We hosted our semi-annual Meet the Pros event last week in Toronto where clients had an opportunity to meet some of the independent asset class specialists we retain for specific components of the portfolios we manage. This year’s panel of pundits included Maureen Farrow of Economap (our independent economist), Tye Bousada of Edgepoint Investment Group and John Foresi of Venterra Realty –specialists in global equities and U.S. real estate respectively.

    The key takeaways in my view were:

    • the recovery from the of 2007/08 financial crisis is on a good path and has slow but steady momentum;
    • after a strong run-up in both equity and real estate prices; be very careful not to overpay

    [read more >>]

    Convexity and Bonds

    Yesterday’s Globe and Mail included an interesting article by Boyd Erman on the impact of “convexity” on bond prices. That is, the measure of the sensitivity of the price of a bond to changes in interest rates.

    As advisors, we try to avoid jargon like volatility, duration, correlation and tracking error. One investor friend of mine defines volatility this way: “it means the investment will drop in value as soon as I own it!” The term “convexity” is totally out of bounds and reserved only for bond specialists!

    But Mr. Erman makes a valuable point in the article. Ignore all the discussion about the shape of the yield curve.  This is the key point – when bonds are only yielding 2%, a 1% increase in yields will result in a bigger drop in value when compared to a bond yielding 8%. So today’s investor has to be more acutely aware of the impact of rising interest rates on bonds in their portfolios. [read more >>]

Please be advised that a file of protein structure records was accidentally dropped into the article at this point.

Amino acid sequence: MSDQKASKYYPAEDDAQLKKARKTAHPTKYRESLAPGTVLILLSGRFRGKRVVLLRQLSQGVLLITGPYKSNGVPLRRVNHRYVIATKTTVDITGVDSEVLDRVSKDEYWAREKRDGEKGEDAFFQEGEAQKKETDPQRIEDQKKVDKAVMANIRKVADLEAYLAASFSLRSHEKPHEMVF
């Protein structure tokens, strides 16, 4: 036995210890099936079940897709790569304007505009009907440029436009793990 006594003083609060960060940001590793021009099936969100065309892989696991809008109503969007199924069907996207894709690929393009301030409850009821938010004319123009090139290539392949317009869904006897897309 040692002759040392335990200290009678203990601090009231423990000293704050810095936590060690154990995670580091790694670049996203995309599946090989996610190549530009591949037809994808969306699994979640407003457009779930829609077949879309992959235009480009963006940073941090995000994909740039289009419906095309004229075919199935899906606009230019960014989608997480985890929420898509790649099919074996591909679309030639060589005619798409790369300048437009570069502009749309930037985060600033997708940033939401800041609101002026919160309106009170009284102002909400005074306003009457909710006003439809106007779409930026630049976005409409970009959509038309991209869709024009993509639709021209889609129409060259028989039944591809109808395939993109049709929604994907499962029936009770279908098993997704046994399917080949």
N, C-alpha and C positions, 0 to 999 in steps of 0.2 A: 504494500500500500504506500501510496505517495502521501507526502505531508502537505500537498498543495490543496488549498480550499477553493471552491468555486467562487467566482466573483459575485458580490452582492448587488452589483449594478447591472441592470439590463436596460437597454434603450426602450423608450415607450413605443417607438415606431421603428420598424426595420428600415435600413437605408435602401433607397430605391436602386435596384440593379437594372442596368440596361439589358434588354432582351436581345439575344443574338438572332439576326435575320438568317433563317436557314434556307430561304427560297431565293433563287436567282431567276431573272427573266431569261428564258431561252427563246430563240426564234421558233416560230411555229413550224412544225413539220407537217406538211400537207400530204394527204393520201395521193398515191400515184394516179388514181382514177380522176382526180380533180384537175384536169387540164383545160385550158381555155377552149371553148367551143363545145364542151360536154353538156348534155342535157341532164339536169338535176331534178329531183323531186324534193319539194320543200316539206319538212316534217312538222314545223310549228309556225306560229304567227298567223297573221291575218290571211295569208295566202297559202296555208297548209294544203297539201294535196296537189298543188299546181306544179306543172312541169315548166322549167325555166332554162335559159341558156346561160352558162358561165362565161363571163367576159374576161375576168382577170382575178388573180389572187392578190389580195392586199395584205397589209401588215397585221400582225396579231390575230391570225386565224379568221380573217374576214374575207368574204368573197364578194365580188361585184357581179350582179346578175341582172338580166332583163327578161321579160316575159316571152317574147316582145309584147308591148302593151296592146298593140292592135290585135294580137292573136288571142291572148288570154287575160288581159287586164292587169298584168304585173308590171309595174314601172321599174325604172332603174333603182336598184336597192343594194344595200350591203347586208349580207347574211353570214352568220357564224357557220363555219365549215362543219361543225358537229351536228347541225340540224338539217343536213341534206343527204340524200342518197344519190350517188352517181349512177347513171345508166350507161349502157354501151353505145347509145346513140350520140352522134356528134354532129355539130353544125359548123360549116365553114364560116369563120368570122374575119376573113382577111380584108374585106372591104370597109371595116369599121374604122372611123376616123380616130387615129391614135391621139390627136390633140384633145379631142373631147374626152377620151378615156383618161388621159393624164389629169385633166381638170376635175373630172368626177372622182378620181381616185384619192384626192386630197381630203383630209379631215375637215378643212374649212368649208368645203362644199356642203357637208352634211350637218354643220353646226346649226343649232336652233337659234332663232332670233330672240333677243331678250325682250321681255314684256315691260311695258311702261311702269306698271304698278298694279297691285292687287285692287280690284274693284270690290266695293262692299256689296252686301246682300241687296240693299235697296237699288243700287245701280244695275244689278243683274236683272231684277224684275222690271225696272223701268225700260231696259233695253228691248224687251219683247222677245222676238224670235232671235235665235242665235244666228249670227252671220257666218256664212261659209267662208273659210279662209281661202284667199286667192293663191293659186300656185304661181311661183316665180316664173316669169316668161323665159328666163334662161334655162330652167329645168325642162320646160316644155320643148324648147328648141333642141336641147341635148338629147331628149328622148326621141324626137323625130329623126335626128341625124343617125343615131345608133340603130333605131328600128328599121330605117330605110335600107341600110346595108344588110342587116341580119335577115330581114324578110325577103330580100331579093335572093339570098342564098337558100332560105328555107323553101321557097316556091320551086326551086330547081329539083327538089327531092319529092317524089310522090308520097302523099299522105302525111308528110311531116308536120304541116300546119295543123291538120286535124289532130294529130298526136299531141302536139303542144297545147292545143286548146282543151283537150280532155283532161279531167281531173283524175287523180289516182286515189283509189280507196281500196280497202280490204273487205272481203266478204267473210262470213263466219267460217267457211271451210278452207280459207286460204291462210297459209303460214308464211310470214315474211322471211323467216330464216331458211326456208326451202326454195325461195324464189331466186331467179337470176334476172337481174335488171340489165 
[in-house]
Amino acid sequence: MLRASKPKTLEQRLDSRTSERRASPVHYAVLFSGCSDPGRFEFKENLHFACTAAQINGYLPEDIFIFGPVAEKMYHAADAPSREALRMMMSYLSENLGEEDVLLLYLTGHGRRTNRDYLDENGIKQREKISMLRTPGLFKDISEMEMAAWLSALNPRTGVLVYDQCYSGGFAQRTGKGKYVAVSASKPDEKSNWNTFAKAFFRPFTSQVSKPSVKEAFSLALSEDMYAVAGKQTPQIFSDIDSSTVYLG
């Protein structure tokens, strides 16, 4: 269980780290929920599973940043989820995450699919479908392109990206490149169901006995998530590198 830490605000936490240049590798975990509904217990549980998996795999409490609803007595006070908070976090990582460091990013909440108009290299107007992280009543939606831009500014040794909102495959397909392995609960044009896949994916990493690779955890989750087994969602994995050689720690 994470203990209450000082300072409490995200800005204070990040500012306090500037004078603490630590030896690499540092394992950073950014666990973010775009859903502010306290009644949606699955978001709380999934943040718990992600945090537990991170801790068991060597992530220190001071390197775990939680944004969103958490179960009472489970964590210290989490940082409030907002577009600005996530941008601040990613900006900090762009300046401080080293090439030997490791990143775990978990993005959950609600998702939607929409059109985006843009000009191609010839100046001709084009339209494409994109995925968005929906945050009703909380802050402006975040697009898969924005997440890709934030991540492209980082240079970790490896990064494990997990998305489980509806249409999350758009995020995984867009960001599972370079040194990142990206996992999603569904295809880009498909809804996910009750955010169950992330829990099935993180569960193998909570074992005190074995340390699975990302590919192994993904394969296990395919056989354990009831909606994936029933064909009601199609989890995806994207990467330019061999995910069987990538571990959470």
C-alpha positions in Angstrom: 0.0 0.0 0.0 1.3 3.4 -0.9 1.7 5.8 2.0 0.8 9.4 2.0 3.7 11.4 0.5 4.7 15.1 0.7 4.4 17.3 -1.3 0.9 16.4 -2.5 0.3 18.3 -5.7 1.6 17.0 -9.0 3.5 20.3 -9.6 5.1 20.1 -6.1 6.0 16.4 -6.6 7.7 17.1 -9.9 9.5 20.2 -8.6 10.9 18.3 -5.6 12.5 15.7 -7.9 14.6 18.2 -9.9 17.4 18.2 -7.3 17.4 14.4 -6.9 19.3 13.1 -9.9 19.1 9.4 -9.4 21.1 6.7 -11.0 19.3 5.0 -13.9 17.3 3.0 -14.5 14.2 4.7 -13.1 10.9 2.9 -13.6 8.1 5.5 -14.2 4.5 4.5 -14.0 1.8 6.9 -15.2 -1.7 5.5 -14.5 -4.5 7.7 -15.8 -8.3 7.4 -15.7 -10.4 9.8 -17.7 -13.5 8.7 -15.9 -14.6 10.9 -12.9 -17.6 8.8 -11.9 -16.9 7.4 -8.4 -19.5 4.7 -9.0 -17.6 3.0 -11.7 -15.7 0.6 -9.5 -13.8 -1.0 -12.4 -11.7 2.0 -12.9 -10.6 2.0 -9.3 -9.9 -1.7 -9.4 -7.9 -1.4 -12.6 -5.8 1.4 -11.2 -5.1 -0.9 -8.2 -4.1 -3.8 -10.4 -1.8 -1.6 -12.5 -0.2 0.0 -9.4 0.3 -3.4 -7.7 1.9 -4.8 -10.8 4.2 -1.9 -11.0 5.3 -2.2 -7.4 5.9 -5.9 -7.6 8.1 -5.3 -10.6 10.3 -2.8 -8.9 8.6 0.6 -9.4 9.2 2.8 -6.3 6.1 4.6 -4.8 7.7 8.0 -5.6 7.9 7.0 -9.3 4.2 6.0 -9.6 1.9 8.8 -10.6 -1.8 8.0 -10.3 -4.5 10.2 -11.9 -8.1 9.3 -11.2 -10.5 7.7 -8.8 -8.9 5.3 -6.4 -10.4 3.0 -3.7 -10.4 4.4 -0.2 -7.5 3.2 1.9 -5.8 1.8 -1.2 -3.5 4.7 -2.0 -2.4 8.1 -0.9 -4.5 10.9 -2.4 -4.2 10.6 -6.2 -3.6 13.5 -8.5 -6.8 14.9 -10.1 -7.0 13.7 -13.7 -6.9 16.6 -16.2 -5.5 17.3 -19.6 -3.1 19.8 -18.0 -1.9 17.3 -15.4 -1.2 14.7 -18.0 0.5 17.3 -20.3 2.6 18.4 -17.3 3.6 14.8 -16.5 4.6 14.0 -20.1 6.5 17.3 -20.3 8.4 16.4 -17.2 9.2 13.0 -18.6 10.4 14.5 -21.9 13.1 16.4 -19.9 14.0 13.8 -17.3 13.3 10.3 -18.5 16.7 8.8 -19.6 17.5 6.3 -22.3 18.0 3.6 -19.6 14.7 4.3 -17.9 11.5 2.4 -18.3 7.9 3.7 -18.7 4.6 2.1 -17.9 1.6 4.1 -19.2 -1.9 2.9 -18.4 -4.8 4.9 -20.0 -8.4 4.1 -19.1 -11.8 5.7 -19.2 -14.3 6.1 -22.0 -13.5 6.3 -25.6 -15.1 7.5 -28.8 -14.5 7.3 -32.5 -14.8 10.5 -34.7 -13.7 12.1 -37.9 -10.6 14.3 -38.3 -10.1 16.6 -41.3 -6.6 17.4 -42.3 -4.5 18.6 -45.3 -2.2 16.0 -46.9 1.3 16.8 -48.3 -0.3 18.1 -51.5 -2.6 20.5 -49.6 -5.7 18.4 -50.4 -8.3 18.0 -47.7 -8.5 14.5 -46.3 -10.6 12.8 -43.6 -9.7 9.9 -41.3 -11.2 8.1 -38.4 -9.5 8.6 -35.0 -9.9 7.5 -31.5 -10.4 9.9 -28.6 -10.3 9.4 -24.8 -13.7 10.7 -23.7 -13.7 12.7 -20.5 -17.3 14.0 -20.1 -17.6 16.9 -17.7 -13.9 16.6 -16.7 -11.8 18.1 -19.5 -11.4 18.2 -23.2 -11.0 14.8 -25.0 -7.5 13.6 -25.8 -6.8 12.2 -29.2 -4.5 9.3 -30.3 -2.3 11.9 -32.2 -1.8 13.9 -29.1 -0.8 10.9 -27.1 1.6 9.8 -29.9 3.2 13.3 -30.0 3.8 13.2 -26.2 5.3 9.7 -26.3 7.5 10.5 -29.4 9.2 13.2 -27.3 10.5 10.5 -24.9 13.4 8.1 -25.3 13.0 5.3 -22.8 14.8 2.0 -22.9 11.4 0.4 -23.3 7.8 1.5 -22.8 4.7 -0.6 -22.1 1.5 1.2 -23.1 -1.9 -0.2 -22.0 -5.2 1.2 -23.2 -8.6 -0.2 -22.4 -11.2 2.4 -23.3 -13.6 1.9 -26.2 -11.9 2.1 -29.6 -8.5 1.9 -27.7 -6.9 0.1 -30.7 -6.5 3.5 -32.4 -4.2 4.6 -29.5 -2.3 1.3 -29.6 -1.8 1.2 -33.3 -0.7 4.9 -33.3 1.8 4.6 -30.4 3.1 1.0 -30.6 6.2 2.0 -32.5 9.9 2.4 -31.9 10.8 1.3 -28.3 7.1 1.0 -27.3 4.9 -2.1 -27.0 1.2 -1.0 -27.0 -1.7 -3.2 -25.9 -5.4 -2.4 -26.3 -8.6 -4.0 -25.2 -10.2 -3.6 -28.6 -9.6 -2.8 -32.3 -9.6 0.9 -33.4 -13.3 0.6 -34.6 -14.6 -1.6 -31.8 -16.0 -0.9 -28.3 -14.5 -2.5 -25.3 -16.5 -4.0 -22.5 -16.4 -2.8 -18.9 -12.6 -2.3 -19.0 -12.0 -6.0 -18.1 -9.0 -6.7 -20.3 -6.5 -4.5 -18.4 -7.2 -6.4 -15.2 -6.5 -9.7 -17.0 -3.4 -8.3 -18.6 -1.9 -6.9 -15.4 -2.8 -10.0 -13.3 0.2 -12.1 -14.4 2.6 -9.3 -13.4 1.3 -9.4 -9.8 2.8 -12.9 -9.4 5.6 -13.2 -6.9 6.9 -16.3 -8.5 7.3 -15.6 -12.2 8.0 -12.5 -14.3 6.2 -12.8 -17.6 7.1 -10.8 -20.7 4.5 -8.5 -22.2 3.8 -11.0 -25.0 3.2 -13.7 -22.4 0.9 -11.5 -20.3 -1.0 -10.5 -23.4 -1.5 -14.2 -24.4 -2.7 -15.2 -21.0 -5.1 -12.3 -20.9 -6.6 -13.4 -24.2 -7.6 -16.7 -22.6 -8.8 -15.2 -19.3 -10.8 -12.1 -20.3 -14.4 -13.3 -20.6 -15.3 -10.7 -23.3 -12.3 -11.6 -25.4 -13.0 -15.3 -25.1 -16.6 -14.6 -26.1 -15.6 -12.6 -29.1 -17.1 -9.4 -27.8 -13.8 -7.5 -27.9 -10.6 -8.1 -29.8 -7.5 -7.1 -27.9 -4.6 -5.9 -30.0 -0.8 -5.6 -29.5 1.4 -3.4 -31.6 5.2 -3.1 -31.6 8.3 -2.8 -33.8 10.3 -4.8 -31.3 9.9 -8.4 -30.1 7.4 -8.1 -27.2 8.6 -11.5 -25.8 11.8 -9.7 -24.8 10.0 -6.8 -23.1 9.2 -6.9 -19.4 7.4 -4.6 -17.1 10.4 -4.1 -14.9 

Is it time for bondholders to rethink their strategy?

    At this time last year, two key issues were front and centre for us.  We were concerned about more fallout from the economic uncertainty in Europe and the U.S.  There did not seem to be any clear plan in place to resolve the debt and deficit issues. We were also concerned that interest rates would finally hit bottom and start to climb.  Both issues caused us to be cautious with our clients’ capital in 2012.

    The threat of rising rates has been hanging over the heads of all investors for some time now.  Quite surprisingly, rates did not rise in 2012. In fact, they fell – about 0.60% in Canada. Why? Because more stimulus like the Federal Reserve’s bond buying programs was needed to re-ignite the economy.

    In anticipation of rising rates last year, we accelerated our plan to diversify our sources of yield for our clients.  We added more income-producing real estate, residential and commercial mortgages, corporate bonds and dividend-paying stocks.  With rates falling, these investments performed well in 2012. [read more >>]